Well, yes. A Cuban blogosphere has come out with blog graphs. I have just read the works of the Spaniard Josep Calvet which appear in La Joven Cuba. It is patient work to scrutinize evidently diverse and diverse material on the Network.
Calvet commits an often repeated error that seems intentional which is to identify Cuba with the government. Cuba is all Cubans, wherever they are. No law, and of course no research monograph will change this truth: Cubans are Buddhists, gays, communists, vegetarians or any other of the countless personal decisions.
Although the author has repeatedly denied having an obsession with the author of the blog “Generation Y,” it’s rare that his text doesn’t appear. In it, he says he is suspicious of the absence of a visit-counter in “Generation Y,” suggesting that the blog’s figures are inflated. He doesn’t note the several thousand comments that accompany each new entry. They don’t seem to note the number of translations. They don’t seem to notice the hundreds of links to each post. Here I have to declare that I don’t know the importance of “Alexa” that the author is always mentioning.
“We don’t believe there is any blog coming from someone who pretends to do citizen journalism merits the adjective ‘independent’.”
Given that statement, the author should clarify what he understands by “independent” because the term is simple to explain: Everyone who express their views in a sovereign manner and does not receive payment for it. The author prefers the arguments of the libelous TV show “Cyberwar” to a field investigation or a healthy silence.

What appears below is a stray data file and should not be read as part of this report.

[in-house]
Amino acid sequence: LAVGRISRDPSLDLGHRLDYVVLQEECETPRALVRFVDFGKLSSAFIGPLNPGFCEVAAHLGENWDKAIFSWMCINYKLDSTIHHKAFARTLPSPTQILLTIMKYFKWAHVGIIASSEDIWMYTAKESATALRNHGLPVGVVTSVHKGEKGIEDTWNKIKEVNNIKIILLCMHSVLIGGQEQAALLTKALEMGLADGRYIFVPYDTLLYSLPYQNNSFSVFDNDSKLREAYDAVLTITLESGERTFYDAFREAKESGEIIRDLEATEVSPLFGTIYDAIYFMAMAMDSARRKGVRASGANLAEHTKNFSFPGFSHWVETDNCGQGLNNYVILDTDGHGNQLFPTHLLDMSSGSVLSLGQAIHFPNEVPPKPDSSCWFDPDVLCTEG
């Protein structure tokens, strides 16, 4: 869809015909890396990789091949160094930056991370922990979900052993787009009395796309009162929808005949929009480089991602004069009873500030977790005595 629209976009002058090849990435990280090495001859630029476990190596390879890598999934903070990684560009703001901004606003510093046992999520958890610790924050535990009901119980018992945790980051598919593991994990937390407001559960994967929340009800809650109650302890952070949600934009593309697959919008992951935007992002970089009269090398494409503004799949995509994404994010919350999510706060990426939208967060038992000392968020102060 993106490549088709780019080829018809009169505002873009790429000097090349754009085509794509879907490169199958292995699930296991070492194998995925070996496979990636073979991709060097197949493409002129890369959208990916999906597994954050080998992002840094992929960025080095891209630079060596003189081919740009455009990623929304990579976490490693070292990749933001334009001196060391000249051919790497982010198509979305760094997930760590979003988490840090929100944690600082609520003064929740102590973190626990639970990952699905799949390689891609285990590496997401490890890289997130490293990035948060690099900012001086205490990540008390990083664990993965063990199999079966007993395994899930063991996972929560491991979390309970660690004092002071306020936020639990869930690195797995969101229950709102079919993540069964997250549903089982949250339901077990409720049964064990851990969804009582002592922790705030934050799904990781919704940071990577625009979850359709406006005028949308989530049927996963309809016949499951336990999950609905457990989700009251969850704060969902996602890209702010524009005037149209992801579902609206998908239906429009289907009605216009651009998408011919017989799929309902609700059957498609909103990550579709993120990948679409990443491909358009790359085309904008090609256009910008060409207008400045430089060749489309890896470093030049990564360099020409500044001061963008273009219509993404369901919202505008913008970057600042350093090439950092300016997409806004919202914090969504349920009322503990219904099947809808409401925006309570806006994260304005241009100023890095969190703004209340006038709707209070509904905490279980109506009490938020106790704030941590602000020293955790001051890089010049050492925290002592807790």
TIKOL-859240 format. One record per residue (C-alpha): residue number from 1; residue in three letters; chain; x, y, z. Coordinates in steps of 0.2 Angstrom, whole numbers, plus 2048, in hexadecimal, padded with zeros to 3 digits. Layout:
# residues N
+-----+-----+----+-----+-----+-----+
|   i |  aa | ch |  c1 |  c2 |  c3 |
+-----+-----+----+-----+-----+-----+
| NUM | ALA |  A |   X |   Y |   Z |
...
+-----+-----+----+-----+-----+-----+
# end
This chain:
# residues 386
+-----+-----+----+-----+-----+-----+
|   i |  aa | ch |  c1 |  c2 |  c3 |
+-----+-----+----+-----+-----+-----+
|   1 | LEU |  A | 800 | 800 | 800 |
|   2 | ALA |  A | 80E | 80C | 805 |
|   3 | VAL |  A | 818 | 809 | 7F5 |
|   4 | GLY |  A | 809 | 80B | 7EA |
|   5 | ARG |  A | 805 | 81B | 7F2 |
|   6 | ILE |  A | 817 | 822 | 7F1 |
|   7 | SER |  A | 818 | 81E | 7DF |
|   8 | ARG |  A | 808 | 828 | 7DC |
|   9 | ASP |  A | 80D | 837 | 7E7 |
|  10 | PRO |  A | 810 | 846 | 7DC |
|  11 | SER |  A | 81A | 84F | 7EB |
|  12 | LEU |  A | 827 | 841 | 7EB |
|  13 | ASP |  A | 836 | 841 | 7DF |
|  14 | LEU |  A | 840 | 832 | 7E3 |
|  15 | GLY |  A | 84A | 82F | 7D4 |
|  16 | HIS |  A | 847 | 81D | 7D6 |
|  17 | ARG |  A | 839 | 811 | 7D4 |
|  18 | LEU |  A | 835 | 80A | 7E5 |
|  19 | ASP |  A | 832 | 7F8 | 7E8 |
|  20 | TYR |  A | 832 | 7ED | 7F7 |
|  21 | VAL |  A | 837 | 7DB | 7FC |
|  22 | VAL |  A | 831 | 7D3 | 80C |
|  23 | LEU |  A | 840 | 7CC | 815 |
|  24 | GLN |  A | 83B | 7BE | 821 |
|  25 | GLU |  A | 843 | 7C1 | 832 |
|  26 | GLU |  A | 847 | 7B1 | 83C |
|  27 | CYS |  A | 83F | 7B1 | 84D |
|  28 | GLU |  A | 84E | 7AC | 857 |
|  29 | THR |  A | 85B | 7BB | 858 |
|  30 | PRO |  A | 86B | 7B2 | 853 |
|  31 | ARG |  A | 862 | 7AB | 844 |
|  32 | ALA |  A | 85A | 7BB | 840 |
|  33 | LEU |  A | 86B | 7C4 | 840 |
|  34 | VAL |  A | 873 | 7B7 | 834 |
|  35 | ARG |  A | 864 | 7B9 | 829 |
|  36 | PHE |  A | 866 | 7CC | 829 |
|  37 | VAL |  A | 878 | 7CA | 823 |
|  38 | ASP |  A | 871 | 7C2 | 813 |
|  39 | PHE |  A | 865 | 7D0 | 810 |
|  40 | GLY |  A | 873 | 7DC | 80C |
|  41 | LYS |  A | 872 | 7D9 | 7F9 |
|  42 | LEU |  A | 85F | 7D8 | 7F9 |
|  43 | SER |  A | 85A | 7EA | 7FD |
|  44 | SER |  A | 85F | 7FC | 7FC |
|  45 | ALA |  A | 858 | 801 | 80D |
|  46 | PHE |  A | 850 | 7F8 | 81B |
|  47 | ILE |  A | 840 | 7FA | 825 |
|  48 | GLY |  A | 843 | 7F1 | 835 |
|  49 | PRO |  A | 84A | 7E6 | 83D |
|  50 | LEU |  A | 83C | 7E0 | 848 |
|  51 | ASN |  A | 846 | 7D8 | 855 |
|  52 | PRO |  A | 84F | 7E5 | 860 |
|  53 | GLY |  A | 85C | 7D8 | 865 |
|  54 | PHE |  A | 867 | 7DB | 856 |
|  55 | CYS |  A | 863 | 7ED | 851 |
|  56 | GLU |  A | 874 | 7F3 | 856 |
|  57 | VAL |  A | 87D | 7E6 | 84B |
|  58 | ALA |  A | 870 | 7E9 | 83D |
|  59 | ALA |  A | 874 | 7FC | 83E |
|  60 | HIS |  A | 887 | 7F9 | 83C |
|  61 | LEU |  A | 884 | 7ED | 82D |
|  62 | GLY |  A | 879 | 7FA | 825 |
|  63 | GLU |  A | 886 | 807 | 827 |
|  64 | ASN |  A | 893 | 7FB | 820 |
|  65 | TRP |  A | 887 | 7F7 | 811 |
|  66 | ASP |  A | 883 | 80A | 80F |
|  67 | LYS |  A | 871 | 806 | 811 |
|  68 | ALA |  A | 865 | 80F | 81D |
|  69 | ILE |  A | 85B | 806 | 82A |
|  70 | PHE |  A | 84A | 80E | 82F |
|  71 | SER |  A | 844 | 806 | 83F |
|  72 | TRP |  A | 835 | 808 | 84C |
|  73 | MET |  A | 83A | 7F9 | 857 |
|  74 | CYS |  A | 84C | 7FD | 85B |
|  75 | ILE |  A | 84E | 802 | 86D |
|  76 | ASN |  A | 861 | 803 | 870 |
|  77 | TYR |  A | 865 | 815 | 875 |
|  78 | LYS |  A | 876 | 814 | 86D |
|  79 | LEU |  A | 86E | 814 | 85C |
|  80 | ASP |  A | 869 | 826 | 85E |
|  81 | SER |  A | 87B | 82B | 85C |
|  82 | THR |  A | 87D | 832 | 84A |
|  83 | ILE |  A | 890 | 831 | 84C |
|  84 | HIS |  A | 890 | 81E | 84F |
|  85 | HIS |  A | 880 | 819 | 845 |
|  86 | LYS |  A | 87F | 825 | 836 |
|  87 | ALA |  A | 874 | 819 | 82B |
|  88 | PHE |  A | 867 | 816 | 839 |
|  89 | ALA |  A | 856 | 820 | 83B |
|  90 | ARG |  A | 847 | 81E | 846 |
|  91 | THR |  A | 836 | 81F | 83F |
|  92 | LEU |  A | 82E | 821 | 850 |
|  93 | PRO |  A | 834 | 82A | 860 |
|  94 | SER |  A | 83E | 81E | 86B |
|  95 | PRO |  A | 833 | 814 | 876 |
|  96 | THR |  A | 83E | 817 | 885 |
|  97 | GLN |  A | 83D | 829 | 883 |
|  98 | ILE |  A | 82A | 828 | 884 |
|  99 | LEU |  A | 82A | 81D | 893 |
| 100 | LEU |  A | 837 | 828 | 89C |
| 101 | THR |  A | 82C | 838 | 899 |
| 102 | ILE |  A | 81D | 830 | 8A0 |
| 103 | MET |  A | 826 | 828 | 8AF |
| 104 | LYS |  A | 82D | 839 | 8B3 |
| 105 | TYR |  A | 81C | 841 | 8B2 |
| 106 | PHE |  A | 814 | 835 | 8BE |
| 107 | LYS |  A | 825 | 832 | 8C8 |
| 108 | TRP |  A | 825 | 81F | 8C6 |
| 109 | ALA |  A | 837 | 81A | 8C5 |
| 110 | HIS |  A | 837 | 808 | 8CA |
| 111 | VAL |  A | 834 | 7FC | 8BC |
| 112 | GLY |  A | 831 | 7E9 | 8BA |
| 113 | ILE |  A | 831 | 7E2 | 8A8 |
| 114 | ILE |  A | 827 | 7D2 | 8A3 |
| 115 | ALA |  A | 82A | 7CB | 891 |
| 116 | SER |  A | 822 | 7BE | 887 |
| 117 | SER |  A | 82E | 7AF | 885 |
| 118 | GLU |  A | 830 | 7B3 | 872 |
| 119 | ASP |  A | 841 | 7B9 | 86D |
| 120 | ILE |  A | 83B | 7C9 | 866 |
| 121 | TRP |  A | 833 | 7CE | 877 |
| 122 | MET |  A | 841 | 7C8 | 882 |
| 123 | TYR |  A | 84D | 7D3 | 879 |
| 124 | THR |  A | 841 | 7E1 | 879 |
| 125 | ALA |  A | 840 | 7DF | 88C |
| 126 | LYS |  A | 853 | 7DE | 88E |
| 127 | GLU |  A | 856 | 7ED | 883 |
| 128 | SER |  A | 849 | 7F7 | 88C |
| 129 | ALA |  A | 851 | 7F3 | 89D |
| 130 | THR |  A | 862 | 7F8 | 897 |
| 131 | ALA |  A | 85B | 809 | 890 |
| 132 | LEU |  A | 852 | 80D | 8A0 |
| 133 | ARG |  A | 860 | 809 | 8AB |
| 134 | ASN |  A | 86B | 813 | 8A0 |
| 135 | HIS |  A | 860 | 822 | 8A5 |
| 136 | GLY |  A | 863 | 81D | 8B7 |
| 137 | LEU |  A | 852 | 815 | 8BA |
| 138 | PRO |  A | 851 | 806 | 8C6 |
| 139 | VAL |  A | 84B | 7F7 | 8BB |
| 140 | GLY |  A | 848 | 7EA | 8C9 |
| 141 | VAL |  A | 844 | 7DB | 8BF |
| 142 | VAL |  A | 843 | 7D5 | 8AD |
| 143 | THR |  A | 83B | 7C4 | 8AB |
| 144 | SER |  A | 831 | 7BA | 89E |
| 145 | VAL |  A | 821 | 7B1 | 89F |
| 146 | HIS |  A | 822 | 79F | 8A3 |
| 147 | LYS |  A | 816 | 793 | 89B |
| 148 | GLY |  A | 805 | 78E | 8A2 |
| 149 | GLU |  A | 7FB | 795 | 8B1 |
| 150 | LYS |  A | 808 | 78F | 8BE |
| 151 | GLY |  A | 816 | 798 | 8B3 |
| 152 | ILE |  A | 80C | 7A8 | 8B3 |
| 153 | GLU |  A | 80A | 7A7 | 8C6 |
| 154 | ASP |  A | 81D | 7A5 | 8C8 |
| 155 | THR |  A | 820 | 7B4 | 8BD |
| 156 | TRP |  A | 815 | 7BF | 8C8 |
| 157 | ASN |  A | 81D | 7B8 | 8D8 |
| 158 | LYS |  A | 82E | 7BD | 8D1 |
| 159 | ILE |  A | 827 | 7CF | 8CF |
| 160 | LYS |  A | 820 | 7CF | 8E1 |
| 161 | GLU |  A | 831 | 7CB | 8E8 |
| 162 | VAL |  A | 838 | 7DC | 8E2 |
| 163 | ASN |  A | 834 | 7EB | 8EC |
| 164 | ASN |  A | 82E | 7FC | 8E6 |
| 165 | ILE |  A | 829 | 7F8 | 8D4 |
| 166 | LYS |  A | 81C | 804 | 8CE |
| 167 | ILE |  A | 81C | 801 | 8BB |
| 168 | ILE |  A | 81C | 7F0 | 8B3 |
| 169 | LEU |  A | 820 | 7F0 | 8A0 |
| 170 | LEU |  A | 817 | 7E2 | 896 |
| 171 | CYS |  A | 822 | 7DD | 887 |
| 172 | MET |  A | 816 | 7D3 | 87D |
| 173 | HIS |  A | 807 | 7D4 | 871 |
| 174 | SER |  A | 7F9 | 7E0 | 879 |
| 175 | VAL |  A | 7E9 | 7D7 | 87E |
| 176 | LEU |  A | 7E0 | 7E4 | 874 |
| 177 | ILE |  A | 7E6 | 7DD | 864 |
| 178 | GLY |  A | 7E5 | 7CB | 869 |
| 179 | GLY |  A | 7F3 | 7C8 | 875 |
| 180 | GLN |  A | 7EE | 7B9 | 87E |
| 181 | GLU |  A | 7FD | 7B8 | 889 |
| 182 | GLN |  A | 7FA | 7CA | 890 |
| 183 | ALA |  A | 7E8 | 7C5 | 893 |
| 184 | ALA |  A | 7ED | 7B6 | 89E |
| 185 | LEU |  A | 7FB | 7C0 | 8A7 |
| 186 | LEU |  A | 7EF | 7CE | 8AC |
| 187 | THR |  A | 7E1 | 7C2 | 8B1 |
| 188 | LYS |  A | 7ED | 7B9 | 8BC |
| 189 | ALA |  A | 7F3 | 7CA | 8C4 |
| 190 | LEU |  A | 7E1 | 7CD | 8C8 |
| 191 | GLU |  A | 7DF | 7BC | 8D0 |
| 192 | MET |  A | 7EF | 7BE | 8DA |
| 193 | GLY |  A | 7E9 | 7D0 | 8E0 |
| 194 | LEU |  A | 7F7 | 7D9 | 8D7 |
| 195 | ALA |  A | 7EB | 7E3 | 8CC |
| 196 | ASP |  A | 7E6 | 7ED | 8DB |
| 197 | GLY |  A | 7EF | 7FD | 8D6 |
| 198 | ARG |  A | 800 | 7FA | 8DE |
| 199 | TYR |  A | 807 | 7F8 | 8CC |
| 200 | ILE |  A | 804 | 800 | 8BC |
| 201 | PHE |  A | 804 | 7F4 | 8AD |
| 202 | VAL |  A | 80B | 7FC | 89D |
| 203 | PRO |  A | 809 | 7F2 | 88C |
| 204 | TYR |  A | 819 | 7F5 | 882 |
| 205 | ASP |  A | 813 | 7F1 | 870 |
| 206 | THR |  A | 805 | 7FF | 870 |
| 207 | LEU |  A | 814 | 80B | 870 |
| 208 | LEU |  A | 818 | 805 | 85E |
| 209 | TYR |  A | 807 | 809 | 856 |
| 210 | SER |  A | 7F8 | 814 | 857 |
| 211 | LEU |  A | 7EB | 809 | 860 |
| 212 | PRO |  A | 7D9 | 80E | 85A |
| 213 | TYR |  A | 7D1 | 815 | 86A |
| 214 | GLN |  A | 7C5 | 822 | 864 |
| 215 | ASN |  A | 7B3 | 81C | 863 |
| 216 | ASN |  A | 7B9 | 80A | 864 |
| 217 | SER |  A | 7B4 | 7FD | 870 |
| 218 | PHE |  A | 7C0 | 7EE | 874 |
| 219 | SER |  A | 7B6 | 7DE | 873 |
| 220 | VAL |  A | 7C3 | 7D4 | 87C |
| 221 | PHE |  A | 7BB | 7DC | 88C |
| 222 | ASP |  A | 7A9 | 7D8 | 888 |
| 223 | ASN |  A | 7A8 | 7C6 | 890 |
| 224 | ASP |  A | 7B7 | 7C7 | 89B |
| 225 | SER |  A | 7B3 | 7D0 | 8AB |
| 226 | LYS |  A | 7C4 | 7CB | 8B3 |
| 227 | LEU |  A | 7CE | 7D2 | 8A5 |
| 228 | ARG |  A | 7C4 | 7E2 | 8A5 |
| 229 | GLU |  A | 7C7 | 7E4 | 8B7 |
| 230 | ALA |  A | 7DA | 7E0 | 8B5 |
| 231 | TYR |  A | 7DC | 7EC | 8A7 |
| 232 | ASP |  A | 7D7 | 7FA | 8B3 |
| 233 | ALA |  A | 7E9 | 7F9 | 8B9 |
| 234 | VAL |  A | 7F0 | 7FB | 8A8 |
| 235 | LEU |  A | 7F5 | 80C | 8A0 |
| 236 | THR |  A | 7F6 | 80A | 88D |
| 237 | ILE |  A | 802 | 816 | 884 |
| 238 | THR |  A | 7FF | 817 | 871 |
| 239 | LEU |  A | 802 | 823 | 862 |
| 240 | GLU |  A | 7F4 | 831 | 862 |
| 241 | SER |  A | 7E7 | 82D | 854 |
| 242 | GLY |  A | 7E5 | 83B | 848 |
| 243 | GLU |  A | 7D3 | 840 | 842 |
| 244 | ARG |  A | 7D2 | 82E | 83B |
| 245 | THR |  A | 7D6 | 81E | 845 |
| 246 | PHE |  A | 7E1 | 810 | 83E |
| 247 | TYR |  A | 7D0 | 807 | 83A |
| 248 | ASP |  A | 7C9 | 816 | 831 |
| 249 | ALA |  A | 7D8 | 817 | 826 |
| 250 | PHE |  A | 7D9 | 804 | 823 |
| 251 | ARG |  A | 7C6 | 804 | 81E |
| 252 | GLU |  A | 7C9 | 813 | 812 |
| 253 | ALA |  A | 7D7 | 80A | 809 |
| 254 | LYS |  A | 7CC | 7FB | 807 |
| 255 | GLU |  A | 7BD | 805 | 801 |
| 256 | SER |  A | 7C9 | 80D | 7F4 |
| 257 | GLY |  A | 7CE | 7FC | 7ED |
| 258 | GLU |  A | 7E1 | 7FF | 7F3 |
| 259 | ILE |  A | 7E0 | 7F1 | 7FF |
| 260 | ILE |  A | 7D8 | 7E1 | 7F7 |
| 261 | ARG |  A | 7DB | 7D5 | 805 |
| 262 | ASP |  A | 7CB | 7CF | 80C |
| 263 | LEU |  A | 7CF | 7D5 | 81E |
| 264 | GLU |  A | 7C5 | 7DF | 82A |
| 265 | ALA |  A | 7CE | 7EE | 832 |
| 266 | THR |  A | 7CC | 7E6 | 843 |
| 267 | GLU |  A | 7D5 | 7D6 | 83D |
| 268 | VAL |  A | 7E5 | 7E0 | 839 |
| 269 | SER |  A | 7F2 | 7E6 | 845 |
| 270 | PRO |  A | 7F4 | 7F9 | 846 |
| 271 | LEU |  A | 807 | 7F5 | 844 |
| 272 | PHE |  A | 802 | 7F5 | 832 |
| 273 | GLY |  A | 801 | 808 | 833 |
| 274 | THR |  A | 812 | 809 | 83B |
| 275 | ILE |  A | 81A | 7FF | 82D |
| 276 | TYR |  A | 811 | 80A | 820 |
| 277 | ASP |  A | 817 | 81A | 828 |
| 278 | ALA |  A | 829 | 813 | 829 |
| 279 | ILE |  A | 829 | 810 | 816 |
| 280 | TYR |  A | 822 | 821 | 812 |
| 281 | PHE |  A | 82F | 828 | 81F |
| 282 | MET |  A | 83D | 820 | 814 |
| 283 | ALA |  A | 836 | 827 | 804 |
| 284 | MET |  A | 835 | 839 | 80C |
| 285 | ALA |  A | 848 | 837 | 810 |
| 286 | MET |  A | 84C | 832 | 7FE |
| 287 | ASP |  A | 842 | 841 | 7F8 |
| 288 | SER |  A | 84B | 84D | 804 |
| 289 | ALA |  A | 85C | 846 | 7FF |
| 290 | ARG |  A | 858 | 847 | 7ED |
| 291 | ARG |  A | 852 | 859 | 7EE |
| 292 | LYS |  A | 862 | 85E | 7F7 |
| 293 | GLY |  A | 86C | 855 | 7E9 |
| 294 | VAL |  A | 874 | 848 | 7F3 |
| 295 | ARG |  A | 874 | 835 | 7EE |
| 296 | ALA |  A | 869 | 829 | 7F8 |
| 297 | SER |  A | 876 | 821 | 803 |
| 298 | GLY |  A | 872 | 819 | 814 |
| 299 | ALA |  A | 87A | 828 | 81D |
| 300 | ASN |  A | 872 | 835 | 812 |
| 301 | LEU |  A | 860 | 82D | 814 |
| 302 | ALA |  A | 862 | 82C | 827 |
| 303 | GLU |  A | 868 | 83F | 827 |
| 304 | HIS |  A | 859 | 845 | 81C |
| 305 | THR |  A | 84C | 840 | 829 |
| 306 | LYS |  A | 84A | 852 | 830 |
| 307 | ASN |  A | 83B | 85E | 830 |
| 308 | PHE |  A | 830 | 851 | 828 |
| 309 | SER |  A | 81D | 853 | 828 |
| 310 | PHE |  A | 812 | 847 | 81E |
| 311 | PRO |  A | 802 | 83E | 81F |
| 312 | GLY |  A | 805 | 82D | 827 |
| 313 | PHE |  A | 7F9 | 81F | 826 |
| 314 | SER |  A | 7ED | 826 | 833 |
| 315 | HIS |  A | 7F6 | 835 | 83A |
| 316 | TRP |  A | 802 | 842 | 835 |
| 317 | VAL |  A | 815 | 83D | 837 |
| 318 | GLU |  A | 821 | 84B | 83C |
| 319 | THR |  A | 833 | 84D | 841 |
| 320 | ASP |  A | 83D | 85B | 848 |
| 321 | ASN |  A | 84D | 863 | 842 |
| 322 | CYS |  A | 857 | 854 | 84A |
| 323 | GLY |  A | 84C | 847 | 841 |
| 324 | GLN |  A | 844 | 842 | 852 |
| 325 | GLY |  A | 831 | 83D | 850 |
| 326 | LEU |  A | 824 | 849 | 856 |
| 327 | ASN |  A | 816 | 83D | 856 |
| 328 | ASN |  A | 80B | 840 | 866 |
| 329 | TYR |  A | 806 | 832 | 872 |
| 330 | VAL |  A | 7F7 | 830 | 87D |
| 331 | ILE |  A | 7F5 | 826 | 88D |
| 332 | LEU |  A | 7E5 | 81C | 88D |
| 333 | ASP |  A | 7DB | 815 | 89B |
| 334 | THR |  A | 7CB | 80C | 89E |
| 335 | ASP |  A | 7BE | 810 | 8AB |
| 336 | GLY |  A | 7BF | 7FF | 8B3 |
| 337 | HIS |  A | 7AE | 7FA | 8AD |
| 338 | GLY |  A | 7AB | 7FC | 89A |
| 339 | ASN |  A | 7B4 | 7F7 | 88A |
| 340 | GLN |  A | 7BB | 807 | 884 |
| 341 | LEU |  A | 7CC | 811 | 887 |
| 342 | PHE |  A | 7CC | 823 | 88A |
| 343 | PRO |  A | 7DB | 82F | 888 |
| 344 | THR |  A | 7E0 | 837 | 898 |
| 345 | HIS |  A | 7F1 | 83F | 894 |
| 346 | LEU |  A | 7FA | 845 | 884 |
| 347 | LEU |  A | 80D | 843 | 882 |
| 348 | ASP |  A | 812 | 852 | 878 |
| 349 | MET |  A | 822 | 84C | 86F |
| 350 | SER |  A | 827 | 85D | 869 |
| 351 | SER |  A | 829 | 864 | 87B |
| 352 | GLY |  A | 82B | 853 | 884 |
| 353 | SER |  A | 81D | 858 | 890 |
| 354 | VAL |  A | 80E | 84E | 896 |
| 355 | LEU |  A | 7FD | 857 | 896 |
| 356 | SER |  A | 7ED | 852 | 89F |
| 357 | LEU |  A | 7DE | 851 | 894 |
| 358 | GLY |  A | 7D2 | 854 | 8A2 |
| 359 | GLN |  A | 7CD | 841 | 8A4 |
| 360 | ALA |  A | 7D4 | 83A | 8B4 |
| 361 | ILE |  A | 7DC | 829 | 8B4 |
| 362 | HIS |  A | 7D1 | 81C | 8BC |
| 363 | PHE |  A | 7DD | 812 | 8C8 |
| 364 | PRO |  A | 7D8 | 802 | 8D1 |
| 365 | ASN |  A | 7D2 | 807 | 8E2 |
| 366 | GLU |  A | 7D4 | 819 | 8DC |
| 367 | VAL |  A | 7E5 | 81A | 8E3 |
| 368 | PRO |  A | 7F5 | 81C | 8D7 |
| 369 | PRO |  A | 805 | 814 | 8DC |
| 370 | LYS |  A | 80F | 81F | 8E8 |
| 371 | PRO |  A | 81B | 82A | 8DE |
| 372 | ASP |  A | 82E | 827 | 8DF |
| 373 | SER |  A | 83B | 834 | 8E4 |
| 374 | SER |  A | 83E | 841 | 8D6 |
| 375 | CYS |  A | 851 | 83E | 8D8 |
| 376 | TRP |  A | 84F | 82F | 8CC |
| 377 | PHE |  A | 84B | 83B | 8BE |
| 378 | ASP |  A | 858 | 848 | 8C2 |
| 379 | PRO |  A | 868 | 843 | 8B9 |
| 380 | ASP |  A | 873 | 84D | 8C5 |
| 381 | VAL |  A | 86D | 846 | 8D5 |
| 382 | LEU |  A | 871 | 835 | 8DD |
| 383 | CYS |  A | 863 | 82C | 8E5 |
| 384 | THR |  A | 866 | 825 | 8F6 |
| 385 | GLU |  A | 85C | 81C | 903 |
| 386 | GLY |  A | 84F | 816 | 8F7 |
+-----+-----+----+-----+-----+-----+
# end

We find assertions in the statement like the following:
“… currently to be a 100% Cuban blogger, is to be 100% Combative.”
Naturally, Mr. Calvert is referring to a pro-government blogger.
So punctilious with the titles of journalism, which is not decisive, because a good journalist may not ever have spent time in the classrooms of journalism; Iroel Sanchez graduated in technical sciences.
Another thing Mr. Calvert seems to ignore is that the bloggers attached to the official canon never have an “enemy” among their links, despite the fact that among the rules of good practice is that if you are going to criticize the work of others, the least you should do is link to it, and if it is an author you customarily tear to pieces, then you should include them in your blogroll. In contrast, among the alternative bloggers, they list blogs “from the other neighborhood,” will that be for independent opinions?
As if his active participation in the Cuban blogs is insufficient, Calvet needed to take part in work with an aspiration of research, which he discounts.
The lack of real spaces (not virtual) to freely issue an opinion independent of the government, has resulted in the polarization of the most visible blogs made in Cuba. They reflect the social dichotomy that runs like an underground river. And attacks do nothing to establish what we need which is a culture of dialogue.
Finally, I offer the bad news. For now, there is no cable from Venezuela.
November 7 2011